Tuesday, September 7, 2010

The right support will get you through...learn to accept help.

Thank you for your honesty and sharing your story with us. Learning to accept help can be difficult, but it is a time in your life when you really need support.

It was a routine trip for a mammogram procedure. The radiologist found a white spot that looked concerning so off I went for a biopsy. That was pretty scary, as I was not really sure what to expect. The doctor had done his best to prepare me but nothing can actually prepare someone unless they are going through it. After the biopsy I went home and waited for the results. 3 days later the call came it was DCIS, Ductal Carcinoma In Situ, the physician assistant went on talking about what it was, where it was and that we need to get a surgery date set up right now, the more she talked the faster her words came. I told her to wait, that I was not going to do anything for 2 weeks, I needed time to digest everything and that I had a zillion questions and I had people I needed to talk to. My sister, mother and a very good friend are breast cancer survivors so I got on the phone with them and explained what was happening. They were very supportive and gave me advice and the types of questions I need to ask and also told me to look on the Internet for more information and also call a cancer center near me and talk to them. I did all this and the more I searched the more information I found the more confusing I became. Not sure what to do next, I called my primary care physician and set up an appointment with her and shared with her what I knew. She was encouraging and let me know that it was OK to take some time. And that I need to keep a notebook and write down my questions and the answers I received, she also advised me to either take a friend or a tape recorder and let it record the entire time I am visiting with the doctor because later I will have questions and I need to remind myself what the answer was.

After the 2 weeks I set up my appointment for surgery, once the surgery was done and I got home, I did what I felt like I could do. If I couldn’t do it or didn’t feel up to it I didn’t do it. The hardest part was asking for help and then letting them do it. I sit here now, the night before my doctor’s appointment to check to make sure all is healing well and then in 2 days I go and visit with the oncologist to set up my radiation treatments. They want me to go everyday Monday through Friday for 6 weeks.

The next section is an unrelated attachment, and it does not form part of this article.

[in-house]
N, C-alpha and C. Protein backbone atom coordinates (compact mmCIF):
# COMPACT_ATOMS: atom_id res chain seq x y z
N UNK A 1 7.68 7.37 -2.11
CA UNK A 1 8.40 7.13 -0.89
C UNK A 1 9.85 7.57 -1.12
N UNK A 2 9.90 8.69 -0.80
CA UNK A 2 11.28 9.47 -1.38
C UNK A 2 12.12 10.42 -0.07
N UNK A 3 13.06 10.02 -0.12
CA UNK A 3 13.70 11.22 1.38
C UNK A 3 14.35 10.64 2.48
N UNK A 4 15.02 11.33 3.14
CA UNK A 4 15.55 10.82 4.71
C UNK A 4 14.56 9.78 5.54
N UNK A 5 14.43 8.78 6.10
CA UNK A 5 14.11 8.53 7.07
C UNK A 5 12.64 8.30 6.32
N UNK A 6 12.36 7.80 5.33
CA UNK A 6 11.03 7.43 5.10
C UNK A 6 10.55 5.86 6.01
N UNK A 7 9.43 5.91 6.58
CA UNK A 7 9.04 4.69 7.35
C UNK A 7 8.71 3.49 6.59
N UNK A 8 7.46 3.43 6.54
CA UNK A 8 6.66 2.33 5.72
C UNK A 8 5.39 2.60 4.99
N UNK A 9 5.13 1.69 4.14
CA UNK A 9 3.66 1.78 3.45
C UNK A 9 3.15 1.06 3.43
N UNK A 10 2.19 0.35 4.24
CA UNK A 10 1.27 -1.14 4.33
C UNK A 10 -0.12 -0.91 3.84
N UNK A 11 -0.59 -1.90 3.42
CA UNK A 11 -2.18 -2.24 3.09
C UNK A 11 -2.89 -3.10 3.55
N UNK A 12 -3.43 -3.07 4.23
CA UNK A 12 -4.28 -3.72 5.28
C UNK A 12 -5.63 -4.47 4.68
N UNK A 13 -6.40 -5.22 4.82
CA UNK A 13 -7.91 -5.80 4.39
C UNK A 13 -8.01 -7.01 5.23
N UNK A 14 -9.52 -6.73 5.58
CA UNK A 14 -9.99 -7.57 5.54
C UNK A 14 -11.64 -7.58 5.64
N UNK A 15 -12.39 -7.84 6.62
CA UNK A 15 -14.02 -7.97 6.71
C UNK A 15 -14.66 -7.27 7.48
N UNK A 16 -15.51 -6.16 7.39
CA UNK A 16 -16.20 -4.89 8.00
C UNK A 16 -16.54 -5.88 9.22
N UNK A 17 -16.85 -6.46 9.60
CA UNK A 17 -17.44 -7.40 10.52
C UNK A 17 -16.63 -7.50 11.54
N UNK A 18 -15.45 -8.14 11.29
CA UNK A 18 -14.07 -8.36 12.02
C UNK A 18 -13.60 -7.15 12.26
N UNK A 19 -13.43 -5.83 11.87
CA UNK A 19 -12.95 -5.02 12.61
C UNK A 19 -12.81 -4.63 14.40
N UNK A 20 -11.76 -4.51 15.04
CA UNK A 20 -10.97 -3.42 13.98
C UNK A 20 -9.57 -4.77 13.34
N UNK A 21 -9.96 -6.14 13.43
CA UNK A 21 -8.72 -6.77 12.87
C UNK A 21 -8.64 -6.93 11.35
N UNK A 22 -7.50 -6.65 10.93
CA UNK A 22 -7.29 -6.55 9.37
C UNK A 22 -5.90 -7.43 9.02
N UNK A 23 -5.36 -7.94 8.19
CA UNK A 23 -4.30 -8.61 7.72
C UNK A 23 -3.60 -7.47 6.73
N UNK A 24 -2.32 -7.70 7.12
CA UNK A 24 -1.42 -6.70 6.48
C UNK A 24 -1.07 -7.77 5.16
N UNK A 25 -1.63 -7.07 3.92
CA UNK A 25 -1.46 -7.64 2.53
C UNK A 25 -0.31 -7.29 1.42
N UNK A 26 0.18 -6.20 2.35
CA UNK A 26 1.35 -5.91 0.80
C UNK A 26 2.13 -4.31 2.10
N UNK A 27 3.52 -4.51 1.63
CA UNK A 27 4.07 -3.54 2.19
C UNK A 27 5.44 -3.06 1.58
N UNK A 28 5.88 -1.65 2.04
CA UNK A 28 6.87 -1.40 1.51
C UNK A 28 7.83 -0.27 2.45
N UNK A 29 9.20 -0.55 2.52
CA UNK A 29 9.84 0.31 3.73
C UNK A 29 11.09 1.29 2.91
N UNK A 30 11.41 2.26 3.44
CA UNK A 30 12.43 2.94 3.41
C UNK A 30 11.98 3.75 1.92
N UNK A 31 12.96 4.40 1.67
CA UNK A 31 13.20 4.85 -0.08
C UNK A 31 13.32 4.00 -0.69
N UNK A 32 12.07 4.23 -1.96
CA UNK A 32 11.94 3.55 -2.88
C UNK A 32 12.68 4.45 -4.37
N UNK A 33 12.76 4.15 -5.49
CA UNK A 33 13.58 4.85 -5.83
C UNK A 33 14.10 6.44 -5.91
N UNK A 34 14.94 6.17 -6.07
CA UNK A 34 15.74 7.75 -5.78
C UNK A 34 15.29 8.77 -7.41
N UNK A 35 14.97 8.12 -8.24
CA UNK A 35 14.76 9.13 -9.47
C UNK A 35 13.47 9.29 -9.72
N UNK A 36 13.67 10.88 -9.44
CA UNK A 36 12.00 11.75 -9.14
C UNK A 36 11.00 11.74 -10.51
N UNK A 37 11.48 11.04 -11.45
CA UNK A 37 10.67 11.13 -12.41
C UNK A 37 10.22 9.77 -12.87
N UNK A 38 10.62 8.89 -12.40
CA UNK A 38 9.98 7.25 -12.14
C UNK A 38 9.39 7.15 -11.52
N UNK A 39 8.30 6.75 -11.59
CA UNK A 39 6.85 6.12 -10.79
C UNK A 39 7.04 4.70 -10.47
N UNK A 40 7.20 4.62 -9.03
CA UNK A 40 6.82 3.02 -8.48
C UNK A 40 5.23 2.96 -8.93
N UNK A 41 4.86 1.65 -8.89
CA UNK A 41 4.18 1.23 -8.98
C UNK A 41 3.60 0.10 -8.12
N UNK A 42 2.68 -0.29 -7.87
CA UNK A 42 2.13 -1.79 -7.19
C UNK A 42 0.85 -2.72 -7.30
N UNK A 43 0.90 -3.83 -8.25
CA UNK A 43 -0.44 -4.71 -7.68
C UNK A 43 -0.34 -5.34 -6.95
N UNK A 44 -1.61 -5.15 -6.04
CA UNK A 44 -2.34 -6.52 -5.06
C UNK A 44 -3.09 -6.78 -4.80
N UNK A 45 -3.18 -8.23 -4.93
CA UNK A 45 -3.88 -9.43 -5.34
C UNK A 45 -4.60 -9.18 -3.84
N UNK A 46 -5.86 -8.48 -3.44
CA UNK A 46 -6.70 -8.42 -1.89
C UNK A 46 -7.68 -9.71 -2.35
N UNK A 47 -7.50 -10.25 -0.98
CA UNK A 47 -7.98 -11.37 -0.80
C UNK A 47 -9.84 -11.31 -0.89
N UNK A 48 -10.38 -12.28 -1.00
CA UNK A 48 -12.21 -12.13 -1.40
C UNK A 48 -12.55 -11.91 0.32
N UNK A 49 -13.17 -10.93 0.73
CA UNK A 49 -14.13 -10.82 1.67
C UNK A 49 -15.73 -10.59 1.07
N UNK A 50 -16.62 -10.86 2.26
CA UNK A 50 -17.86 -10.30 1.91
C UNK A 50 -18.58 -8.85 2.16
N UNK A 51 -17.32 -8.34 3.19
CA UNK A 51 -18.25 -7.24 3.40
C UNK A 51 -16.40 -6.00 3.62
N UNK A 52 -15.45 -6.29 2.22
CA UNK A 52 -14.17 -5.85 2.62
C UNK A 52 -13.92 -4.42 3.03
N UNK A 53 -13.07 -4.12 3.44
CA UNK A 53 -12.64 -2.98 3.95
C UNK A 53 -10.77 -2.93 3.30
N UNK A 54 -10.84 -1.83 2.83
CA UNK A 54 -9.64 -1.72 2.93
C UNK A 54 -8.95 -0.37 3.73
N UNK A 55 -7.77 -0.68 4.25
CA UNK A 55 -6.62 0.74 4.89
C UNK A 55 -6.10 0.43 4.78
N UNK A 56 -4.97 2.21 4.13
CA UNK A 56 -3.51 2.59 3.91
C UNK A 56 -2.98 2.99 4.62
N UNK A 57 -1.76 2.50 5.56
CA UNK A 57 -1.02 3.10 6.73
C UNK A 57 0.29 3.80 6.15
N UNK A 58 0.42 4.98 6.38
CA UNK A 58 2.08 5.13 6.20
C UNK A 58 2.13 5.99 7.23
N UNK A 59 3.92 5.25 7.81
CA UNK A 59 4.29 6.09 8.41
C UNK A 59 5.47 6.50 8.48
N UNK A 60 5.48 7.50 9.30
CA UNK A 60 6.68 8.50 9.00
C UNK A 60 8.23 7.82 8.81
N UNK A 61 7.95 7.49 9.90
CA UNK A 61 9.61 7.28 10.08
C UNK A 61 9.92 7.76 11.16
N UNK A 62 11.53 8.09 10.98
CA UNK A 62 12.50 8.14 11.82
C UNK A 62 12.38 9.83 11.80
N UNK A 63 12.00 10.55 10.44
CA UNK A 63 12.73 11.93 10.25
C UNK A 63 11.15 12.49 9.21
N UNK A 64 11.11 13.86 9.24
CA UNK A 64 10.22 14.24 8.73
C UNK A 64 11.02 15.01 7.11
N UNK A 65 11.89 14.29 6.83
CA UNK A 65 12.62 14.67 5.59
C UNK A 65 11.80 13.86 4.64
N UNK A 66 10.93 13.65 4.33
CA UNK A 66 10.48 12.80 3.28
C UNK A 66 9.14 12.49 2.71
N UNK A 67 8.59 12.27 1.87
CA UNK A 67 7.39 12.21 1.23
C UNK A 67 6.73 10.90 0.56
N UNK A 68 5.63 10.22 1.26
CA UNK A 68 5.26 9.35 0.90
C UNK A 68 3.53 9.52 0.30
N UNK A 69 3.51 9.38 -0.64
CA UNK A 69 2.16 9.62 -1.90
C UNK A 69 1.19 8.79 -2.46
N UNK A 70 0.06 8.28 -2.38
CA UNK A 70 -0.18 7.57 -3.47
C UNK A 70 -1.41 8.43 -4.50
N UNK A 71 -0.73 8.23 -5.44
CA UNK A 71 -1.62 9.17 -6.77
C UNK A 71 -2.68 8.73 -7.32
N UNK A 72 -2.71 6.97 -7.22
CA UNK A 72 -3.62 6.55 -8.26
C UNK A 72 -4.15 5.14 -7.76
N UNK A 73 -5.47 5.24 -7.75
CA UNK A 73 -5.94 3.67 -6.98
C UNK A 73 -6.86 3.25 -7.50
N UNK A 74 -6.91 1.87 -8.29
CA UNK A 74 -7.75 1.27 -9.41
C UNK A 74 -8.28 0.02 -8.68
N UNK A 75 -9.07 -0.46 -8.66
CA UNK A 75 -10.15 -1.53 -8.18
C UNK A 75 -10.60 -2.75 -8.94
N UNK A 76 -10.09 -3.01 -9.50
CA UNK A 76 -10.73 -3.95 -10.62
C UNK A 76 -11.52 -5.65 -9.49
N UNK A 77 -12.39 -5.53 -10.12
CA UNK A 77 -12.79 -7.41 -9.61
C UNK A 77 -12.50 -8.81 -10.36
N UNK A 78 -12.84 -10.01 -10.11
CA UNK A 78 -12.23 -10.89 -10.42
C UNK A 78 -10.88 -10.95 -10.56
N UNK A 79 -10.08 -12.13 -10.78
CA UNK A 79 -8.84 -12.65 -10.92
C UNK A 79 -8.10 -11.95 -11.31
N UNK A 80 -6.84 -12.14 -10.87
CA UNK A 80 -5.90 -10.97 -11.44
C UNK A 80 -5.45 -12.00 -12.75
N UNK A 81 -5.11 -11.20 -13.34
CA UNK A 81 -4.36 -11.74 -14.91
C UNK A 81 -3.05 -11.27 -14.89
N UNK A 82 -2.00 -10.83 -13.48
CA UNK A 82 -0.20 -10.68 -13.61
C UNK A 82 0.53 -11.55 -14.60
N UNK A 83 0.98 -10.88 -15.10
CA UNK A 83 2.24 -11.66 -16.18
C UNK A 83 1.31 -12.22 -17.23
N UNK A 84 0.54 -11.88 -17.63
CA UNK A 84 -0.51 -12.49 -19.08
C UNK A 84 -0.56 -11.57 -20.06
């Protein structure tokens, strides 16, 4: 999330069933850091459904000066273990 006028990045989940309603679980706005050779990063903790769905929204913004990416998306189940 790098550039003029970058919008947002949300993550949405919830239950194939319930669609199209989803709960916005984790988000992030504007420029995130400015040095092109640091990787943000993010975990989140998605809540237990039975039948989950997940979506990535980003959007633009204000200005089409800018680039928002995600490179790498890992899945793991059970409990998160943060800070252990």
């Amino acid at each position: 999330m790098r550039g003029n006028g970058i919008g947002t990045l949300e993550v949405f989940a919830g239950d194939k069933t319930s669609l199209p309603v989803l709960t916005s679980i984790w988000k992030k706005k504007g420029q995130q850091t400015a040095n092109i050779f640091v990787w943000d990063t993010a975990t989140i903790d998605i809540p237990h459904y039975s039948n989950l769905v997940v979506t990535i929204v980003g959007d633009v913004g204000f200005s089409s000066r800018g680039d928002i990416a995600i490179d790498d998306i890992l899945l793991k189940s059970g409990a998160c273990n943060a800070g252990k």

During and up to this point in time, my emotions have run amuck. Thoughts of suicide, thoughts of not going to the radiation treatments, thoughts of going back to work and then taking on a 2nd full time job, thoughts of my body is deformed and that I am no longer attractive not even to my husband, thoughts of what did I do in my life that caused God to hate me so much that He allowed this to happen to me. And thoughts of if I survived this, what is going to hit me next. And then let’s talk about the tears; at first they never came, I had to help my husband deal with this so I had to be strong. Once he got over the initial shock then it was my turn to fall apart, I have actually cried twice. I didn’t have anyone that I could call and talk to at that moment so I had to let the tears flow and then pull myself together. I feel better after letting the tears out, but feel worse because I cried you know the headache and puffy eyes that follows.

Cancer is a word that scares the bejebers out of people but with the improvements in modern medicine it doesn’t have to scare us. The best advice I can give you is to gather people around you who you trust and know will be supportive and let them help you. Either make meals, clean the house, or cry on their shoulders. We need the release and love that women can give each other.

I know that men need it too, but I am not sure where they can turn to, I wish I had some answers for them.

Love your fellow cancer survivor
Kim F.

My cup is 1/2 full!


You have such a positive attitude and this is good medicine! You inspire others with your story. Thank you so much for sharing it with us!